She had a deliberate quality in the way she approached me and I knew she wanted to tell me something. As she reached me she said, “I heard that your son was in the hospital?” It was more of a statement than a question. I sighed and tried to think of the simplest way to explain what was going on with him. It was long and complicated and it seemed impossible to give a one sentence explanation. “Yeah, he was. Last week.” I told her. She nodded and wore a serious expression. I found her worry sweet. “He’s fine,” I explained, “He has a neurological movement disorder. They were just running some diagnostics on his esophagus…” She shook her head and interrupted me, “Oh no. You don’t have to tell me. Its none of my business,” she said. I nodded okay as I wondered why she would approach me about it if she thought it was none of her business. “I just wanted to make sure he’s okay,” she continued, “I also wanted to let you know that I live and work just a few miles from you. I own my own business and have really flexible hours.” I stood there and just smiled and nodded. I had no idea why she wanted me to know about her work. Did she really think this was the best piggy back conversation to my son’s health issues? “Anyway,” she sad, “I just wanted you to know that I can always be available for you if you ever need help with the boys. I’m happy to take one of them if you ever need to take the other to the doctor or both of them if you just need a break.” I had no idea what to say. It was so kind. She didn’t even know me, and yet she was offering to help more openly and freely than most of my closest friends. She offered help with no questions asked and without condition. It was an offer that moved me and made me want to grab her and hug her. “Um…Wow. Thanks,” is all I could think of to say. “I mean it,” she said, “I can always make myself available. Anytime day or night. Just let me know.” She was causal and kind and I felt worried that I was acting put off. But I was truly surprised and not sure what to say to her bold and out of the blue offer. “Being a mom is hard enough even with a healthy kid,” she continued, “I don’t know what your situation is, but I would hate to think a fellow mom didn’t have help if she needed it. So I just wanted to put it out there in case you ever do.”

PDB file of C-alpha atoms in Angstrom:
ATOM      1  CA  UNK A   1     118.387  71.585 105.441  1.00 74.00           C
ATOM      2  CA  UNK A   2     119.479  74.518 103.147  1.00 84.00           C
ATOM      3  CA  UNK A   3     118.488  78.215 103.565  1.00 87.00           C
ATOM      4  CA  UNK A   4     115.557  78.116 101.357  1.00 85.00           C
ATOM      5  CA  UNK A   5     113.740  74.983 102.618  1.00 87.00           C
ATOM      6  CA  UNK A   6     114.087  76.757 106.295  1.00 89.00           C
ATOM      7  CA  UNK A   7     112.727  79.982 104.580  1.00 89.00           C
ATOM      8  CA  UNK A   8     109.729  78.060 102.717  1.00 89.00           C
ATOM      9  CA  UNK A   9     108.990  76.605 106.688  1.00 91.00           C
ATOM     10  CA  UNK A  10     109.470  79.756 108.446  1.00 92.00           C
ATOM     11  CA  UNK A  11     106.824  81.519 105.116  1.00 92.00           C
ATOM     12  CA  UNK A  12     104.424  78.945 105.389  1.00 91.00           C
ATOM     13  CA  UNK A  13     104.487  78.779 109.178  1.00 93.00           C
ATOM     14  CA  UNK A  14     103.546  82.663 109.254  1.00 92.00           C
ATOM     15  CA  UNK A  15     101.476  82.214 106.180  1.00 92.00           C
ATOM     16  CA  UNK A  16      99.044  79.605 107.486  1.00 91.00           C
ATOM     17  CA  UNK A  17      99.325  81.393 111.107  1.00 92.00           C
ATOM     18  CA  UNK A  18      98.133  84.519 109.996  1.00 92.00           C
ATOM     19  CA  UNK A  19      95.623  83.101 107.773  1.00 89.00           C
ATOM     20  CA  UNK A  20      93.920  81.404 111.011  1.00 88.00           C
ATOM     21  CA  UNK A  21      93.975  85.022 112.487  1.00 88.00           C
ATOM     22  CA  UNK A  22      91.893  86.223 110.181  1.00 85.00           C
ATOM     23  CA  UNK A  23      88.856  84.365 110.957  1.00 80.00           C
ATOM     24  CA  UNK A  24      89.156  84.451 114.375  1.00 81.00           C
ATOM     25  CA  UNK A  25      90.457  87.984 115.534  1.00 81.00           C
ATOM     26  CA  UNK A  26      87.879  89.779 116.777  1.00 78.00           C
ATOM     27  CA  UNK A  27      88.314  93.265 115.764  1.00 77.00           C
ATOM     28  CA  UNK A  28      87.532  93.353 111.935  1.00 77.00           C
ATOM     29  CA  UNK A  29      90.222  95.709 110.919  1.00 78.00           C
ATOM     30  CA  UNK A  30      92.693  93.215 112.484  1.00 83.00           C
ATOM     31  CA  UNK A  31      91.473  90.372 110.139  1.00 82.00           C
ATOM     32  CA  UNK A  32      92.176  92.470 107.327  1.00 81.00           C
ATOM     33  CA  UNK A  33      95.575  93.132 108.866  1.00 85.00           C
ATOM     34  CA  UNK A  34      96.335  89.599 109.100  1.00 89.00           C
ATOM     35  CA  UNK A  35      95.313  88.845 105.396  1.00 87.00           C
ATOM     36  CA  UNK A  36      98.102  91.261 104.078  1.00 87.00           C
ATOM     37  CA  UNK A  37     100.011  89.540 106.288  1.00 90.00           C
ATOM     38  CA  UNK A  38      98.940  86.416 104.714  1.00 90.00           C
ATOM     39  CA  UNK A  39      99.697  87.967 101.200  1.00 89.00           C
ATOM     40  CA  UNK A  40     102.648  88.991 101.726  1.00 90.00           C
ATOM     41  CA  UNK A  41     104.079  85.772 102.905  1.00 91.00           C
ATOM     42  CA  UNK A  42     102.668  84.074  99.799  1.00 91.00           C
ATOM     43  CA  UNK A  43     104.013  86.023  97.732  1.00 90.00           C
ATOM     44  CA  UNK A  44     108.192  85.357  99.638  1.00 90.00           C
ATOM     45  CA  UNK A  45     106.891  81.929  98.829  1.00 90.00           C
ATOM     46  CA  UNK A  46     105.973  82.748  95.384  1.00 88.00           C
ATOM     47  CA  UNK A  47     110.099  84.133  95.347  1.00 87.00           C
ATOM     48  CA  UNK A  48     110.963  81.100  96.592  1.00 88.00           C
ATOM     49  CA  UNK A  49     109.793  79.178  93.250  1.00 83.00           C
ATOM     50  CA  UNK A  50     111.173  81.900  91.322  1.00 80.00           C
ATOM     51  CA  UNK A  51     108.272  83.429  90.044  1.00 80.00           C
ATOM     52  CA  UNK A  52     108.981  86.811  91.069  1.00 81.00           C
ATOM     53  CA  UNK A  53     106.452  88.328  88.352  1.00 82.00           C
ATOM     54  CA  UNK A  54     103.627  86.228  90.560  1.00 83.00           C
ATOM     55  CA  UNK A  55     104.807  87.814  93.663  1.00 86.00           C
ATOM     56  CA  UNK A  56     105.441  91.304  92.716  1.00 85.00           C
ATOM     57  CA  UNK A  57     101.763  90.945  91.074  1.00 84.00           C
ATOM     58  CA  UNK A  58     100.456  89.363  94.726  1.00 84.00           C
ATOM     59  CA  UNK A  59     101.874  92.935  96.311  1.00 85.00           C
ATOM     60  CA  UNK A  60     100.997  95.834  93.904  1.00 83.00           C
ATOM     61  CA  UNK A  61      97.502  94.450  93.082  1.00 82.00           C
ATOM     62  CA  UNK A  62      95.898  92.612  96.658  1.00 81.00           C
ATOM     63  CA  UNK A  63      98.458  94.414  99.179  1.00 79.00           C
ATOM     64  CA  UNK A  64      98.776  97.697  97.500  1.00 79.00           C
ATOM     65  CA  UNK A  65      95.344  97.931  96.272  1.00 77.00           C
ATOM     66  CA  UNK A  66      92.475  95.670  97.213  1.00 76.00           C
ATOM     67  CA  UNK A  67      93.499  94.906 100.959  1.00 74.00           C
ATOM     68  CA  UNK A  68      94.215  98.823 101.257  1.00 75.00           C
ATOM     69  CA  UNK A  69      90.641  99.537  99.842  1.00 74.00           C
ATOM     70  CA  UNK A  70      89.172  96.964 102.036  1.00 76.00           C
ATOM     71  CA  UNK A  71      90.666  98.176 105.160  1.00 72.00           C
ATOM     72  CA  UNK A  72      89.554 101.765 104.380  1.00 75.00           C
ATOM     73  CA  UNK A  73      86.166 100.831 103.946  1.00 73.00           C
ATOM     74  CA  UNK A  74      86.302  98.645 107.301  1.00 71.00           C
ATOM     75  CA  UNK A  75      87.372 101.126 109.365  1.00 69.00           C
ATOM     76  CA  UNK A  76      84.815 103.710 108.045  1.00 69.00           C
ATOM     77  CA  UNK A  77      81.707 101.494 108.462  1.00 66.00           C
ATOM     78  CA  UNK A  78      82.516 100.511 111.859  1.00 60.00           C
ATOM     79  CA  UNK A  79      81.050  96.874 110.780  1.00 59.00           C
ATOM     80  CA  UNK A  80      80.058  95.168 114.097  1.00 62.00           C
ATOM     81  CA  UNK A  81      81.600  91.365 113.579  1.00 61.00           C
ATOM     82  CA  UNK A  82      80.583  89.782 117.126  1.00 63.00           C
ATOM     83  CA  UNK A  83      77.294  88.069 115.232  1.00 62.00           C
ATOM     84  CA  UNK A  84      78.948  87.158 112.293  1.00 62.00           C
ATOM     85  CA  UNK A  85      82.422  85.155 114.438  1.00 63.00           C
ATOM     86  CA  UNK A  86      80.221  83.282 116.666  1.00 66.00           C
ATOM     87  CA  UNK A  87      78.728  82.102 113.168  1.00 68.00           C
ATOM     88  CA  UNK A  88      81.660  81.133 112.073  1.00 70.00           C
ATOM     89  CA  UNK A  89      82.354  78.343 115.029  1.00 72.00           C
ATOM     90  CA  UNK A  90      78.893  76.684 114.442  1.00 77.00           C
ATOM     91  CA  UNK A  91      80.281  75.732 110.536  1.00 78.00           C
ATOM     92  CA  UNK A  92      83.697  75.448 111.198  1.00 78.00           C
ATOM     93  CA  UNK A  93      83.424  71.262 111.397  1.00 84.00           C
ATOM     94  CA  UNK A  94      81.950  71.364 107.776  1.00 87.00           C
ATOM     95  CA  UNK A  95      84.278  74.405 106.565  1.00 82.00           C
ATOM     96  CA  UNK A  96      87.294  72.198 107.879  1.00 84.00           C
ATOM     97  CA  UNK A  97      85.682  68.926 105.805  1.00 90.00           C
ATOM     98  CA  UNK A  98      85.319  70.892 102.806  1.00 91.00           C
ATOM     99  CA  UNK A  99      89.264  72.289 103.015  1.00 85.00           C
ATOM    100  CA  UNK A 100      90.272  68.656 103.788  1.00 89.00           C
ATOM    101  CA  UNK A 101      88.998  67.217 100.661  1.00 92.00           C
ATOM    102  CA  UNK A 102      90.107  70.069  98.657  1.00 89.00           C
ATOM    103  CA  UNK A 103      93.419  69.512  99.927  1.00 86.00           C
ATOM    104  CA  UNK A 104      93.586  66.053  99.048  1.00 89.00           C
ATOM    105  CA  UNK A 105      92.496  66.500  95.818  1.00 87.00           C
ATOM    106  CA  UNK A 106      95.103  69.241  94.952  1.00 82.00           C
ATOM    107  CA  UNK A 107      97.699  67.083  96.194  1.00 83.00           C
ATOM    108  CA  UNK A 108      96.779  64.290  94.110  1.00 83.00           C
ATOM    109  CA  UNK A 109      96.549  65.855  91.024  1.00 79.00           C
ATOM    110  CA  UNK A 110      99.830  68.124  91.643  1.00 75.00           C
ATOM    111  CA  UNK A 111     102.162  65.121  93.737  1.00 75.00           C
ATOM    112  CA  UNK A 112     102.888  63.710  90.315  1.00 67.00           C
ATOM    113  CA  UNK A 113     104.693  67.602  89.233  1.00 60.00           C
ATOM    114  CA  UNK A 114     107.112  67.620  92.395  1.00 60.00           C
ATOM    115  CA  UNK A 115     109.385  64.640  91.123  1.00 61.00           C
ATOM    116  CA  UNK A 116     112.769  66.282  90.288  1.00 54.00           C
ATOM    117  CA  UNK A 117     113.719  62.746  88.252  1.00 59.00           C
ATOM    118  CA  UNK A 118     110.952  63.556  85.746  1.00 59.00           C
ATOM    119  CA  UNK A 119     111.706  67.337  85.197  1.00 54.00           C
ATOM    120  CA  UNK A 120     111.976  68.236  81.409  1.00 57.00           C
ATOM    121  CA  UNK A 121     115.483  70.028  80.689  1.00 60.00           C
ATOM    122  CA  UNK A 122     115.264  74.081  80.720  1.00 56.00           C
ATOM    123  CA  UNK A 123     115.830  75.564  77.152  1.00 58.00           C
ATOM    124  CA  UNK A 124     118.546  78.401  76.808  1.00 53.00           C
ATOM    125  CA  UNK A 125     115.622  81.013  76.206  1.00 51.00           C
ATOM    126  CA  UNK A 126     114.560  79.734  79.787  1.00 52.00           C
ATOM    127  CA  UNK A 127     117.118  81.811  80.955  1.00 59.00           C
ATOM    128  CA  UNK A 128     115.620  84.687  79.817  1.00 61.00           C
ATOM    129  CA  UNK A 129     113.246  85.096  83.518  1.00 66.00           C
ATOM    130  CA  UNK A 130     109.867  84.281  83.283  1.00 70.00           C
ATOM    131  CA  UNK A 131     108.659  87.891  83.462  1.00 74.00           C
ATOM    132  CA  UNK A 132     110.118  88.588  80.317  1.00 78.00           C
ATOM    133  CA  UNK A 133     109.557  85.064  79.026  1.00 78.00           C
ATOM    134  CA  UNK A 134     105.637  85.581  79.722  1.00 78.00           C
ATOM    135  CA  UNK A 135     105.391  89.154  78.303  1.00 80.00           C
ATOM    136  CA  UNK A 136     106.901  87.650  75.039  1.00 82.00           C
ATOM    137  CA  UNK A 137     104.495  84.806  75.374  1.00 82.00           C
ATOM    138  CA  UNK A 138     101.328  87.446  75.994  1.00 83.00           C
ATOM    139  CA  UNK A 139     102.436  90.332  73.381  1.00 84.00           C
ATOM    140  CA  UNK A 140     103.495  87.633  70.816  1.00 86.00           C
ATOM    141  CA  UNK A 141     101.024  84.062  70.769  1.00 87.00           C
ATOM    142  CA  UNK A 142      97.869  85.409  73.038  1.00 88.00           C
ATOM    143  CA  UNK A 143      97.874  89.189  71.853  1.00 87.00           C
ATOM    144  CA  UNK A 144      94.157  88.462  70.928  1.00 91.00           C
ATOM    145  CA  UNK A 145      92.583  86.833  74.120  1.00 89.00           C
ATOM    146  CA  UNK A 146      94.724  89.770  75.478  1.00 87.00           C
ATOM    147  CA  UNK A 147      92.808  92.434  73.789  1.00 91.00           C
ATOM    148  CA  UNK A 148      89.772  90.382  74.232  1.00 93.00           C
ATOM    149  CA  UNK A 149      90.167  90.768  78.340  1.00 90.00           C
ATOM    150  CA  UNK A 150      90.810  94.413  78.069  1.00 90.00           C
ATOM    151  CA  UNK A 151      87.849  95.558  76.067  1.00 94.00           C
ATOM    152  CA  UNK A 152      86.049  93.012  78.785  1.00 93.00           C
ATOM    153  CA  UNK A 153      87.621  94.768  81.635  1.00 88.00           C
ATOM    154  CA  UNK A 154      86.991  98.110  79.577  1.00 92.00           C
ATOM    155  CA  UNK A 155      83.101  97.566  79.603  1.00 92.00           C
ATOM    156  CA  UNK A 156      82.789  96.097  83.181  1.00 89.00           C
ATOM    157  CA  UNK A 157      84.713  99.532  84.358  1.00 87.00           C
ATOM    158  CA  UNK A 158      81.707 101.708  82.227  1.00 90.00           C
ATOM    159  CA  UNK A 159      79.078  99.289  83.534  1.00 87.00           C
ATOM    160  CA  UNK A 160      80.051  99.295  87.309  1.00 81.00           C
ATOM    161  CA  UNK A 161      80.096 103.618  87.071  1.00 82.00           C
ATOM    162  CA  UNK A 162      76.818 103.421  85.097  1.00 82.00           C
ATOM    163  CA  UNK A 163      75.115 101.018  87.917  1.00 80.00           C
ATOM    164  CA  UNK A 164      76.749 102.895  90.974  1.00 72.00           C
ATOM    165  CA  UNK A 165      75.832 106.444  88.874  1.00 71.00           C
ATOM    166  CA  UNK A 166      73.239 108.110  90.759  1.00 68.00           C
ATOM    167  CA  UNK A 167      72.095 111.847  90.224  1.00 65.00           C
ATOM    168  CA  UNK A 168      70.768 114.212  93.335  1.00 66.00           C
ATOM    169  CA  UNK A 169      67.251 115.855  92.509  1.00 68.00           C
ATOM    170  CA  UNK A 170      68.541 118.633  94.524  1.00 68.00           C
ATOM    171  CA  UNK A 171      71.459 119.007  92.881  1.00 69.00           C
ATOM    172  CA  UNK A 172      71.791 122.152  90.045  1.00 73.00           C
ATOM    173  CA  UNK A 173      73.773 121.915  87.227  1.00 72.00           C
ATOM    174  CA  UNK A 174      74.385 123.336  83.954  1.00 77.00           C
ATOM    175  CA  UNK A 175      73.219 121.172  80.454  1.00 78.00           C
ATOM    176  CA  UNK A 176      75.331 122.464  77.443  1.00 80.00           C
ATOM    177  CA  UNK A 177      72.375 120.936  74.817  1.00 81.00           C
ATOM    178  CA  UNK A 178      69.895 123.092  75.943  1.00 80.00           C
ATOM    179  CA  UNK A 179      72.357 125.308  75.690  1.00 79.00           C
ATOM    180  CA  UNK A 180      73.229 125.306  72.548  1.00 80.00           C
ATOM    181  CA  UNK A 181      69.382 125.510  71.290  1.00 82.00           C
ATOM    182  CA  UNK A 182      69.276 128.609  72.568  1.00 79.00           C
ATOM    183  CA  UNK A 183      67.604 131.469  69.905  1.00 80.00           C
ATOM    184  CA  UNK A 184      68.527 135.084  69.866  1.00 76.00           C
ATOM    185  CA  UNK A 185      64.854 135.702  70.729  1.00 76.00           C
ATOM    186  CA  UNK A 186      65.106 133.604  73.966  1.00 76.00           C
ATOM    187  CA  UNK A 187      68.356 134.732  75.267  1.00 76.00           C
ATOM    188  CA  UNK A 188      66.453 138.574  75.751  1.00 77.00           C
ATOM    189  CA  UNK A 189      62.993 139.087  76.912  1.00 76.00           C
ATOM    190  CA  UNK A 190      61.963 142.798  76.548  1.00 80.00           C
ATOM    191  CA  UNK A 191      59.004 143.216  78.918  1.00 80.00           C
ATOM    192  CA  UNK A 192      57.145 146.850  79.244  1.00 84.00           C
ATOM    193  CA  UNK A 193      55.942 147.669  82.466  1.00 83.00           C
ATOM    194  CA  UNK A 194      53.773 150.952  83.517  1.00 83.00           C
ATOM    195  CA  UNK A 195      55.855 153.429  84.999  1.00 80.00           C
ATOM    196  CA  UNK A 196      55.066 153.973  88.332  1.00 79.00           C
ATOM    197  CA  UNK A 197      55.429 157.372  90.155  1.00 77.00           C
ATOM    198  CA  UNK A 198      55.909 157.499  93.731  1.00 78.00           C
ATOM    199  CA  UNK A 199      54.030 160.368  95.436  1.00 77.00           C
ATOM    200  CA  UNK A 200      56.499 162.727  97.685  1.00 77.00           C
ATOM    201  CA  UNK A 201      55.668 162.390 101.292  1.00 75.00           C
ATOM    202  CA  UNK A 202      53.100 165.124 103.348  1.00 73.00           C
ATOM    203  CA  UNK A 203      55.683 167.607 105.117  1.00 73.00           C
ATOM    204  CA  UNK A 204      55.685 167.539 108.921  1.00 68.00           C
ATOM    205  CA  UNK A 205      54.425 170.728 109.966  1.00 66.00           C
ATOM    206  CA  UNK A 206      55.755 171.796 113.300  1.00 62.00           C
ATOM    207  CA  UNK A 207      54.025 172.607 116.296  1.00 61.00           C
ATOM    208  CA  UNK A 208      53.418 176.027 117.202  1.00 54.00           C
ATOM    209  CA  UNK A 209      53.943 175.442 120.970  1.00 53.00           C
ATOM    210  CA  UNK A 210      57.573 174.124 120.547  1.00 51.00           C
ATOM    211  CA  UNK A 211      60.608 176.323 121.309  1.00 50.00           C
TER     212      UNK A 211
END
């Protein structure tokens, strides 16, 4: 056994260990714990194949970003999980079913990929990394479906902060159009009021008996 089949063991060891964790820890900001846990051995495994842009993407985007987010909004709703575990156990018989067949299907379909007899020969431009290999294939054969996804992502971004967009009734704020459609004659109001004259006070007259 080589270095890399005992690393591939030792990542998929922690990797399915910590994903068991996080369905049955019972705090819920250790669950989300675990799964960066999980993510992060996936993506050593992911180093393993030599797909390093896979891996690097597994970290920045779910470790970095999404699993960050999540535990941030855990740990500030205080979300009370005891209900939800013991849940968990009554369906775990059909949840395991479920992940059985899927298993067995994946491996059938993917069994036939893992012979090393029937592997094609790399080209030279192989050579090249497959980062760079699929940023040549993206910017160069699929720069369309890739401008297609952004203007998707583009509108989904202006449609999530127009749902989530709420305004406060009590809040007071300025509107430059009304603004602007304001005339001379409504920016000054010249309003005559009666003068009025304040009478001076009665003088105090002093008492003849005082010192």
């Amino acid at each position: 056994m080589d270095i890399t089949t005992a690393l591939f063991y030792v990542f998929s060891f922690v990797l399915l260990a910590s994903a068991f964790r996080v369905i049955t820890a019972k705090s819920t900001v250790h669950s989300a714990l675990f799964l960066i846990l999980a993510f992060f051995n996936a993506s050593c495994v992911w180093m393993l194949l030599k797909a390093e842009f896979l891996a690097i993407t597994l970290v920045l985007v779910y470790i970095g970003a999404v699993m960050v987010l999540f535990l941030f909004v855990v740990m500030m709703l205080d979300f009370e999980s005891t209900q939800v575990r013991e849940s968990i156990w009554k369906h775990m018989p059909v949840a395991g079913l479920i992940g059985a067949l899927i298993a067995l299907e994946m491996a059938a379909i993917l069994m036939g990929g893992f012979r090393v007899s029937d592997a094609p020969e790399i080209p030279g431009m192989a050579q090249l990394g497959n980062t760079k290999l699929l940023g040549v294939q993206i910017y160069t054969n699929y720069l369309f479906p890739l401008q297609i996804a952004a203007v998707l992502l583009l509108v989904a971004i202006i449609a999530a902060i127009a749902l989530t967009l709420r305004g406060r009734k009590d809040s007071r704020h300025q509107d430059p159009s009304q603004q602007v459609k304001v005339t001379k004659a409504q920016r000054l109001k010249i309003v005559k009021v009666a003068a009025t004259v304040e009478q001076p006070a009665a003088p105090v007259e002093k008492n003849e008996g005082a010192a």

It’s funny, because that day I needed to know I wasn’t alone and that I had support. I was feeling very isolated. I was instantly grateful that she wasn’t afraid to bring it up or talk about it. I was thrilled that she wasn’t intimidated by my situation but instead seemed ready to embrace it. I wasn’t expecting support that day, especially from a women I barely knew. But she gave it to me. In one simple comment she exemplified the idea that support and empathy does not have to come from understanding. But rather it can come from a place of compassion and the ability to walk up to someone you hardly know and offer kindness. She could not relate to me or my situation, but to be a friend she didn’t need to. “Thank You,” I said softly, “Thank You.”
Just then our kids came running up to us laughing. “Mom…mom, can we go play at the park!?” they said in unison. Neither of us had anywhere to go, so we agreed to a spontaneous after-school play date. As we walked to the park it became very clear to me where her daughter had inherited her spunk. She was without question her mother’s daughter and I liked them both very much.
That was the first day of an amazing friendship and I will forever be grateful that I know I have someone to call day or night should I ever need it. But mostly I’m grateful to have such a kind supportive friend who was not afraid to jump into my crazy world no questions asked, no explanations needed. She is a friend. A true friend. And I feel honored to have her and her beautiful daughter in my life. I only wish that there more people like her in the world.
So to you my friend, thank you. I have never really said it to you properly and for that I’m sorry. While I have not yet had to take you up on your offer, I know some day I will, and it gives me great peace to know that you are there. Thank you for your kindness and for giving your daughter your beautiful empathetic spirit. She is a lucky little girl to have you as her mommy and I am lucky to be able to call you my friend.